She struggled to explain why the Dashwood sisters and their mother can't inherit the estate when their father dies (in Austen's original, the reason is simple: they're women). To make the disinheritance seem plausible, Ms. Trollope made Elinor and Marianne's parents fun-loving bohemians who never bothered to marry, making their daughters illegitimate heirs.At the most basic level, this seems problematic in that it's really not that hard for illegitimate heirs to inherit in the modern world, and even in the absence of a will one could file a lawsuit and have a reasonable chance of getting some redress.
However, the deeper problem here is that it misses the point that in the world of 1800 England, marriage was not simply a personal relationship but a business institution. Entailing an estate exclusively to the oldest son may seem arbitrary, but it was a form of succession planning which kept financial and land assets together rather than having them dispersed through many heirs. Any period romance that fails to deal with the partly-business nature of marriage in that period ends up not coming off as realistic. And in this case, the failure to think of the family estate as a financial entity which needs a single clear successor is one of the things that makes Trollope's solution seem off.
We had so much fun going over how to convert the plot to the modern day, we thought it would be a fun exercise to share with you. As such, the remainder of the post is composed of two parts: a set of criteria that a modernization of Sense & Sensibility would have to meet, and a solution which we came up with. Please do pile on both with suggests as to the correct criteria and with your own suggestions as to how to update and set the story. (For convenience, I've kept the names, but of course if we wrote something like this we'd change the title and all the names so that only those who knew S&S well would realize it was an Austen homage.)
What Needs To Be Modernized
1) Mrs. Dashwood and her three daughters (or two if you only want to keep the ones who play significant roles in the plot) find themselves suddenly reduced in circumstances because the primary source of their wealth passes to John Dashwood (the recently dead Mr. Dashwood's son from a first marriage.) The women find themselves with the same social status but with far less income and resources than before. In Austen's time this was because the whole estate would usually pass to one person, and that person was typically the oldest male descendent, and so Mrs. Dashwood's continued income was dependent on the goodwill of her stepson, which was influenced by his wife. To my mind, you need to come up with a reason why the source of income can't be divided or passed to Mr. Dashwood's wife, as would be standard now.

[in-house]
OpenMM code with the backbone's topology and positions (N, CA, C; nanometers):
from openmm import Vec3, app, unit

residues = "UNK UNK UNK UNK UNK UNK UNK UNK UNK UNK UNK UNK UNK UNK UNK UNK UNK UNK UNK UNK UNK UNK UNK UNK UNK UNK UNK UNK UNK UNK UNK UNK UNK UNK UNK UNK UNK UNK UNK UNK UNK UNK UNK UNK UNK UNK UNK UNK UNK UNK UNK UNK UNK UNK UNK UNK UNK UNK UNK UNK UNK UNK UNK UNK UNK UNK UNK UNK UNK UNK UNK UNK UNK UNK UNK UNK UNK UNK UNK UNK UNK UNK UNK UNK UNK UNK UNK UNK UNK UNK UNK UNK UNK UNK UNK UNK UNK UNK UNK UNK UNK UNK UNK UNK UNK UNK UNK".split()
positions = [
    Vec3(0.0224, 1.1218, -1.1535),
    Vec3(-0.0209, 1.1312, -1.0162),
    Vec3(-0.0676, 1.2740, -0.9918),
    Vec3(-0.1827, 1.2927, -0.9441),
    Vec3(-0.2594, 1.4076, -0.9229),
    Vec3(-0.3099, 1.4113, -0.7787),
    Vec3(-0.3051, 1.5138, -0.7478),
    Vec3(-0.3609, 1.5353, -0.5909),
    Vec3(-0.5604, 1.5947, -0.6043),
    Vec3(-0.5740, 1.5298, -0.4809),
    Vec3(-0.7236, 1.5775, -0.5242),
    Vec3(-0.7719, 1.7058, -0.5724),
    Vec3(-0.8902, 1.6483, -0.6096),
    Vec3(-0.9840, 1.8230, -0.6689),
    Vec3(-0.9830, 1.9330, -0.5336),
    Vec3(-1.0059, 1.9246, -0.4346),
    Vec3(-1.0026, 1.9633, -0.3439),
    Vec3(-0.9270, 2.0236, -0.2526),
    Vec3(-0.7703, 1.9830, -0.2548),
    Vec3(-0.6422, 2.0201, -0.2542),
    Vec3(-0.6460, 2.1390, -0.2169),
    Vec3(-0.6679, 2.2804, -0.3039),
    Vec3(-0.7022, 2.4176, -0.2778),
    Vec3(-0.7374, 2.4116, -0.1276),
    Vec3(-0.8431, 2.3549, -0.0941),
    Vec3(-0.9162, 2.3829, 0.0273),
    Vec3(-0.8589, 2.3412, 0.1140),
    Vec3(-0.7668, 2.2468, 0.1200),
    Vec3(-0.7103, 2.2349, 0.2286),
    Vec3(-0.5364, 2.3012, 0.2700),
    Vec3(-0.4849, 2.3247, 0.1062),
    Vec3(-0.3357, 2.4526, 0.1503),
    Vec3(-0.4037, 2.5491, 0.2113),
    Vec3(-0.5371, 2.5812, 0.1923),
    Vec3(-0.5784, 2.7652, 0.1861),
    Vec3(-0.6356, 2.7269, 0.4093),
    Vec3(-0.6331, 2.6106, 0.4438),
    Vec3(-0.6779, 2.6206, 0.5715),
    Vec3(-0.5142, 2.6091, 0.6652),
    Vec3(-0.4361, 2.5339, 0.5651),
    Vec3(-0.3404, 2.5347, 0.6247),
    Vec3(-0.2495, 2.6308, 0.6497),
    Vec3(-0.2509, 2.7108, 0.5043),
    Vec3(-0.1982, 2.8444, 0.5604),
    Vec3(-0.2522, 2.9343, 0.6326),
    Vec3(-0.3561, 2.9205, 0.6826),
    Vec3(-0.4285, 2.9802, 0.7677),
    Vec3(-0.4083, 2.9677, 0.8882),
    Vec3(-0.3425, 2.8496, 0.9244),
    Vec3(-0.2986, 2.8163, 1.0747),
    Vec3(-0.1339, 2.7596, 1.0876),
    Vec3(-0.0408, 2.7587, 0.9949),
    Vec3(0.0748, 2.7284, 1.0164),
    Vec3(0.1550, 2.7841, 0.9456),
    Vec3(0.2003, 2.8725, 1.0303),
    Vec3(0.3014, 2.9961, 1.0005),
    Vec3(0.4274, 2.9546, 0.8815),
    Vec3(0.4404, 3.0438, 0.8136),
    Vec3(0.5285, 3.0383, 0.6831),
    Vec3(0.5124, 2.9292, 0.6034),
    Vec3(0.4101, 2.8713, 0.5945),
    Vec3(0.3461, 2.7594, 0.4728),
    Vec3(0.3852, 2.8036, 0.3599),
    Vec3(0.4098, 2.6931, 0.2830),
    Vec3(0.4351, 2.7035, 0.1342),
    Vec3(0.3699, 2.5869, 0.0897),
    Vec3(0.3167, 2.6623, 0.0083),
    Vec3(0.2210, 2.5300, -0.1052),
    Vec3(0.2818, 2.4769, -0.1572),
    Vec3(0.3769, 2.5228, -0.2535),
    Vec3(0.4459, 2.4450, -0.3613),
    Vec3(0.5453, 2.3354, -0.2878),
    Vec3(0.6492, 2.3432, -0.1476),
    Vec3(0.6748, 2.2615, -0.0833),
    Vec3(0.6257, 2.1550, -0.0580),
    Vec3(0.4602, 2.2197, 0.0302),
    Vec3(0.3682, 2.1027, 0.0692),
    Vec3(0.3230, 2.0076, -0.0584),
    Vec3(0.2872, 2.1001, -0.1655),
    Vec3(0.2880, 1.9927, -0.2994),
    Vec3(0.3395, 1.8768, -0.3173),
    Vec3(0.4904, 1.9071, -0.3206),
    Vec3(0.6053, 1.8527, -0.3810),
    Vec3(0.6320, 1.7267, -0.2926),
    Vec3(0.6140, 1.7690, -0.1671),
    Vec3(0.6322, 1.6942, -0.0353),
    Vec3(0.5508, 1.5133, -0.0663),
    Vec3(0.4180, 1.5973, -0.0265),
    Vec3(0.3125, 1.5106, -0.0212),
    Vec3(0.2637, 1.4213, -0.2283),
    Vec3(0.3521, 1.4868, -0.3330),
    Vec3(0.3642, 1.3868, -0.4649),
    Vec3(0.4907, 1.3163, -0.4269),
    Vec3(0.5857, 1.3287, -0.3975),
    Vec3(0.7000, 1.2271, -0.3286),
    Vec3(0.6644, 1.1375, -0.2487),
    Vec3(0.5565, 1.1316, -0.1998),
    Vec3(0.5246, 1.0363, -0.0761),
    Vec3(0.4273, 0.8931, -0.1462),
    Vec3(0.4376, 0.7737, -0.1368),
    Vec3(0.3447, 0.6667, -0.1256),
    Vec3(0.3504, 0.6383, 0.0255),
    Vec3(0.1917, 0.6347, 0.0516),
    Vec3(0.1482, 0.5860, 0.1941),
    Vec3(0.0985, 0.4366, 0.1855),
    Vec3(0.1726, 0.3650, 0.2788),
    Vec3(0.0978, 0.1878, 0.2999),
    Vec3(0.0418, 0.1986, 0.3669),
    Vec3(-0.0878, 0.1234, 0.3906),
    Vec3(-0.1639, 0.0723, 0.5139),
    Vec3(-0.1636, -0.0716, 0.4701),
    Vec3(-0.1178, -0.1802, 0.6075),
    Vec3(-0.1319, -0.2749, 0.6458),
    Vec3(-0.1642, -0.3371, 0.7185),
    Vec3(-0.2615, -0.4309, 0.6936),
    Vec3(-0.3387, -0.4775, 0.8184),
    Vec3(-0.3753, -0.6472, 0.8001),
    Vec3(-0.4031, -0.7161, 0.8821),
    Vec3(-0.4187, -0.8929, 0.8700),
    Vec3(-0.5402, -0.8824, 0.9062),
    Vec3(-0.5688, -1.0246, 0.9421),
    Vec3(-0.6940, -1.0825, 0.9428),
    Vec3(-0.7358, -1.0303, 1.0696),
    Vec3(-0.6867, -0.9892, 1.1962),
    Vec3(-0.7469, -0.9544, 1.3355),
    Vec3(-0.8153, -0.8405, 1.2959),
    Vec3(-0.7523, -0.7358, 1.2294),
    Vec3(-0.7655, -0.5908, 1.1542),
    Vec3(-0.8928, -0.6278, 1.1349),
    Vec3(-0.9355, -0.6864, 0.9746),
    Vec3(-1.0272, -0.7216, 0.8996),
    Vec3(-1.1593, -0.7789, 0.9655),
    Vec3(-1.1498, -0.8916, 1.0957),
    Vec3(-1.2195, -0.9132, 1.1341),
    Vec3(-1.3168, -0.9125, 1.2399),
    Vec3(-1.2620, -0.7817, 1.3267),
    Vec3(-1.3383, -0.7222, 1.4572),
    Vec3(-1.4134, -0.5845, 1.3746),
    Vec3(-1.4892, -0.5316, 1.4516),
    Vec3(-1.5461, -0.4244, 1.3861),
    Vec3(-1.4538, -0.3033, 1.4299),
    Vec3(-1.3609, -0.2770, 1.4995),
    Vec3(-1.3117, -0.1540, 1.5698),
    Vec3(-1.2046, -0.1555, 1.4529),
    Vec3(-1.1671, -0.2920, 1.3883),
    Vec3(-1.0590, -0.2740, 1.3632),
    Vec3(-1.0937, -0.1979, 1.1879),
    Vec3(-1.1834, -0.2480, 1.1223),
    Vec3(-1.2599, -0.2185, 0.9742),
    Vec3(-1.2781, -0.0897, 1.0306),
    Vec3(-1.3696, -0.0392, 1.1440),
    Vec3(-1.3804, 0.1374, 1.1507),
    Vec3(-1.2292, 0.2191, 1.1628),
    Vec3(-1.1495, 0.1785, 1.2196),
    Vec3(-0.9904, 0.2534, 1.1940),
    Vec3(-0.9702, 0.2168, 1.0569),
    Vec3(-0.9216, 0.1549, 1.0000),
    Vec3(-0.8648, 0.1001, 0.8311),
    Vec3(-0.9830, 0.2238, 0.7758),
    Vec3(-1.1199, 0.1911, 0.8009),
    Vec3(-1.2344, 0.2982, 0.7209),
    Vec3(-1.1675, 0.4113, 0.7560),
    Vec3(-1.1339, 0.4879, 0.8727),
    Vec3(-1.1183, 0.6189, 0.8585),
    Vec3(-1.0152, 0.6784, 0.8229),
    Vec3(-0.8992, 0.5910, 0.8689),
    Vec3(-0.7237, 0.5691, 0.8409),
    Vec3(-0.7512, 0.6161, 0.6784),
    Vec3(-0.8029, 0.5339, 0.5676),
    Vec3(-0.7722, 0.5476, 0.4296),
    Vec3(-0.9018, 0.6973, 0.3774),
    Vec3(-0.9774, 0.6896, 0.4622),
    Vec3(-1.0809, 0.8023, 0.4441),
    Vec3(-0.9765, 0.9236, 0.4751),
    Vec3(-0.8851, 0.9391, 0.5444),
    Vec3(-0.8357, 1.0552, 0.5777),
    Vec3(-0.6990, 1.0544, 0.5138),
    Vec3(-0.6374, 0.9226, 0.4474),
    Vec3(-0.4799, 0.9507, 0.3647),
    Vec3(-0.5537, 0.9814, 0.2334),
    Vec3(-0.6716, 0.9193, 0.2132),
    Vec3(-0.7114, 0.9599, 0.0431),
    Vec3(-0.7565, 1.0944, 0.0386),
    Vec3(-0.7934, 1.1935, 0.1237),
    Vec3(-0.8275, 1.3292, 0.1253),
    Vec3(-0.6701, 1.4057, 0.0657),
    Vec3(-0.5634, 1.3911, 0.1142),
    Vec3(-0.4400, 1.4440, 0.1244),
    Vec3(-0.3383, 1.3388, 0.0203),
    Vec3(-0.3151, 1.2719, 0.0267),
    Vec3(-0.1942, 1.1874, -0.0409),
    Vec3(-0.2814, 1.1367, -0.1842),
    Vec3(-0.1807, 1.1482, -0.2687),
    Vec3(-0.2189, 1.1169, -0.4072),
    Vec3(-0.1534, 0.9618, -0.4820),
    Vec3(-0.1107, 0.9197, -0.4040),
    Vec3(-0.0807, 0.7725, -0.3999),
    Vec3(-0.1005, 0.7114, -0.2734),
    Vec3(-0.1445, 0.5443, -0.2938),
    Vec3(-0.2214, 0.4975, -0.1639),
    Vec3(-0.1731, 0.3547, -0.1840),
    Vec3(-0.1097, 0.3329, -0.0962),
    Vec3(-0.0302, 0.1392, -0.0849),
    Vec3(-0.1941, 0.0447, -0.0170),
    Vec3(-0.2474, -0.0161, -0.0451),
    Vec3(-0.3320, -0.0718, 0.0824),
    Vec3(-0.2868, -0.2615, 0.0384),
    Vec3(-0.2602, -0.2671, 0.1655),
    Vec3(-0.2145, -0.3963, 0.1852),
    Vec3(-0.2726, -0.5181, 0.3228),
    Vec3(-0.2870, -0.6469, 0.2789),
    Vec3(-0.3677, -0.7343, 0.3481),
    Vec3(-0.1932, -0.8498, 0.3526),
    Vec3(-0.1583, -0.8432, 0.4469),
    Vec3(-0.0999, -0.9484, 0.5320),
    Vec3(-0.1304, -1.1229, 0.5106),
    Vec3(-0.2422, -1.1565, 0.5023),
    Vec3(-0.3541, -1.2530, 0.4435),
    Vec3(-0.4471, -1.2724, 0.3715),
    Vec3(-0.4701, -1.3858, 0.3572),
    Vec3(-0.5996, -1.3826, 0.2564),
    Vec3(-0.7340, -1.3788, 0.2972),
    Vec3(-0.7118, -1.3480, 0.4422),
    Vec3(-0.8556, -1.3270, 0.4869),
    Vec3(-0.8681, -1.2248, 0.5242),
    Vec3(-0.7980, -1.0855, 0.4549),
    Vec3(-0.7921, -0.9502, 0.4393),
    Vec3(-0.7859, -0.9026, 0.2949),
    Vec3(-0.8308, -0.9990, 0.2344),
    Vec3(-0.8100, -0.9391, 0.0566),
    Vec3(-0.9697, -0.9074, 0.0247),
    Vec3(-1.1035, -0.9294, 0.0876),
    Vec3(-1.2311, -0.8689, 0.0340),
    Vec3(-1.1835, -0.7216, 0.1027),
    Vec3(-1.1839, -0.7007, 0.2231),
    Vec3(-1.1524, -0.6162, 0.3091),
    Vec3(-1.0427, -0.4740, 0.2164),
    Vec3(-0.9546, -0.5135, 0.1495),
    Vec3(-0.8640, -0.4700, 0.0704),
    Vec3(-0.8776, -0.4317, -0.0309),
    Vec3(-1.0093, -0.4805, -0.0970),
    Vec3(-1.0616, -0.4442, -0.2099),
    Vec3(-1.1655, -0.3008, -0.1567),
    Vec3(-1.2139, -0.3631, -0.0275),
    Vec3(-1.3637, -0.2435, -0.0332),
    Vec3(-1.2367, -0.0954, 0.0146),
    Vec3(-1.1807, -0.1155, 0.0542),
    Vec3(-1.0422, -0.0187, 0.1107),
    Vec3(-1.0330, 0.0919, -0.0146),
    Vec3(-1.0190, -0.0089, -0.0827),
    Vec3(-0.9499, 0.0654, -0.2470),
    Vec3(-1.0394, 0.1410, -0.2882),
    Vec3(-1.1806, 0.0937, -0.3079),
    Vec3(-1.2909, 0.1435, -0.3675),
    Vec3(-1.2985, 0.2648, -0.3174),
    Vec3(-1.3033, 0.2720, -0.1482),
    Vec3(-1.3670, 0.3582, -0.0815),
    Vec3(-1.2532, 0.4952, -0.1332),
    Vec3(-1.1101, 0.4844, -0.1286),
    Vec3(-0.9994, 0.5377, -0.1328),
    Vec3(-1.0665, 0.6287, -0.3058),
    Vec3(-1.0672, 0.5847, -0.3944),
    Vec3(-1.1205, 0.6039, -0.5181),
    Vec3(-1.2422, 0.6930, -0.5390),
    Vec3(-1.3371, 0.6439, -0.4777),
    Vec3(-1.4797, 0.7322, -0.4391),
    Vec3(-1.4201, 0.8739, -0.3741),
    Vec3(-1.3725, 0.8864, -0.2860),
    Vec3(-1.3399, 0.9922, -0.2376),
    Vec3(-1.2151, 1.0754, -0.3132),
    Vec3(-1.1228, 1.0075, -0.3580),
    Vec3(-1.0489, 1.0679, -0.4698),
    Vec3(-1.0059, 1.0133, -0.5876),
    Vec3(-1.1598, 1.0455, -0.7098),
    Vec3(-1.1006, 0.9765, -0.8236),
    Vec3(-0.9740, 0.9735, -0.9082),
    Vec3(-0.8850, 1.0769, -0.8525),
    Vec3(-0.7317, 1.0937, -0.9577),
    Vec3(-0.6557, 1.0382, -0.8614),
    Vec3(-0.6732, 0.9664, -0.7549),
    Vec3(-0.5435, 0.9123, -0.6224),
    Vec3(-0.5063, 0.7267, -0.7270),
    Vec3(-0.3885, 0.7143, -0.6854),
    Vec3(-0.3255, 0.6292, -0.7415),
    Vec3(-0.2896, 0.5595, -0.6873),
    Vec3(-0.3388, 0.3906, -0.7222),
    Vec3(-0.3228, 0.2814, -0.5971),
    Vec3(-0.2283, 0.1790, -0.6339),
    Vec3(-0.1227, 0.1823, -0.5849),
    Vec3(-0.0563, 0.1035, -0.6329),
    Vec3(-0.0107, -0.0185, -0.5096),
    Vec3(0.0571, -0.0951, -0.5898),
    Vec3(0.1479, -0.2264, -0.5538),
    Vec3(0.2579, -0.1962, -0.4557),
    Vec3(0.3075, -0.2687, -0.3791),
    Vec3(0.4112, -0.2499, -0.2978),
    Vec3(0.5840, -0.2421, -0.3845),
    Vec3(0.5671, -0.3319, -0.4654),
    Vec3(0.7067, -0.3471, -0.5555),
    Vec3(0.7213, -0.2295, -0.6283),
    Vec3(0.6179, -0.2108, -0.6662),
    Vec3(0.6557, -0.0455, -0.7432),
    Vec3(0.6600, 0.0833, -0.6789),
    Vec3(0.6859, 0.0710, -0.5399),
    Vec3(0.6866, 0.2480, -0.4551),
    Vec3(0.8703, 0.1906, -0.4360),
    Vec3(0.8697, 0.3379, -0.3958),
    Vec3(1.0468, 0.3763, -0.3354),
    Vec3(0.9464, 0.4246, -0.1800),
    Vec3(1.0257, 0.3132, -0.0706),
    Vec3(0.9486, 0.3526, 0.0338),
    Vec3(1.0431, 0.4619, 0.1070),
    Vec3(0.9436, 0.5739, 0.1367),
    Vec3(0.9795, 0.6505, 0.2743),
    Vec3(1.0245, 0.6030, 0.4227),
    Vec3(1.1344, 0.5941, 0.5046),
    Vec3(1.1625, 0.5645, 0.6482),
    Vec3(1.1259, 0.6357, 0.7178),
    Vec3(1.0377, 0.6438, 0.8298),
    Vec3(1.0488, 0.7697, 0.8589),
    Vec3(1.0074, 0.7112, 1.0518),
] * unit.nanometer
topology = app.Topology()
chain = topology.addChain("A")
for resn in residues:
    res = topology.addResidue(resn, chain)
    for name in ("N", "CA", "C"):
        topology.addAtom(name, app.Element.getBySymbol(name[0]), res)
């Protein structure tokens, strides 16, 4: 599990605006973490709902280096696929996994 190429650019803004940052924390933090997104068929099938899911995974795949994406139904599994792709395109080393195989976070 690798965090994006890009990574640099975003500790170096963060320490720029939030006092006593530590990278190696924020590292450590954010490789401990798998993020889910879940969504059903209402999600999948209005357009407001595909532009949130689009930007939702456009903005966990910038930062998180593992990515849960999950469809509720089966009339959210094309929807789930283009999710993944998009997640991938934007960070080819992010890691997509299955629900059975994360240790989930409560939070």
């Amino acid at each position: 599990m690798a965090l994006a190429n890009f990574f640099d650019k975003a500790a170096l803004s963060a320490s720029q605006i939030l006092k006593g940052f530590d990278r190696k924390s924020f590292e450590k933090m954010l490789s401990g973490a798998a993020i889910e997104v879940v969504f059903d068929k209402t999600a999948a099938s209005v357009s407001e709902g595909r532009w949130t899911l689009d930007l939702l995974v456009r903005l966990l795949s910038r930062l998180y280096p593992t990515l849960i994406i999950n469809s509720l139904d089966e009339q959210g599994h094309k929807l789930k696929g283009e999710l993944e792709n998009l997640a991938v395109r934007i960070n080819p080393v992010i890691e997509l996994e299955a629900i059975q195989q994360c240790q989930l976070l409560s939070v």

2) Elinor Dashwood meets Edward Ferrar (the brother of John Dashwood's wife) and they are attracted to one another, but for reasons that do not become clear for a while he makes no move to enter into a relationship with her. In the book, it is eventually revealed that this is because he long ago entered into a secret engagement with Lucy Steele. He knows that if he admits to the engagement, he'll be disowned by his mother which will impoverish him, and he's since fallen out of love with her (and realizes that she doesn't really love him) but he's too honorable to break off the engagement with her (because, the nature of marriage at the time having strong financial aspects, Lucy has staked her economic future on this offer), so he's unavailable but can't talk about it. Later, Lucy Steele meets Elinor and tells Elinor her own version of this history which, like most things Lucy does, is rather self-serving. In the end, Lucy confesses the connection to Fanny Dashwood (John Dashwood's wife and Edward's sister) who blows Lucy's cover and gets Edward disinherited. Lucy breaks the engagement after snagging the attention of Edward's younger brother (the new heir) and the disinherited Edward is then free to marry Elinor. In a modern setting, engagements are readily breakable and inheritance isn't such a big deal, so there clearly has to be another reason why Edward can't form a relationship with Elinor despite their attraction, another connection between Edward and Lucy, and some other way of getting out of it.
3) Marianne's plot line strikes me as not necessarily requiring so much modification as it's entirely personal and thus more universal: the older Colonel Brandon falls in love with Marianne, but she has fallen in love with Mr. Willoughby, who seems young and romantic. She and Willoughby seem so close that everyone assumes they are engaged. However, he suddenly throws her over in a very public way and instead becomes engaged to a very rich woman. It then comes out that Willoughby has, previously, got Colonel Brandon's young ward pregnant and abandoned her. Marianne eventually recovers and married Colonel Brandon. Aside from people not having wards these days, all of this could essentially be used in a modern version, though all sorts of modifications are possible.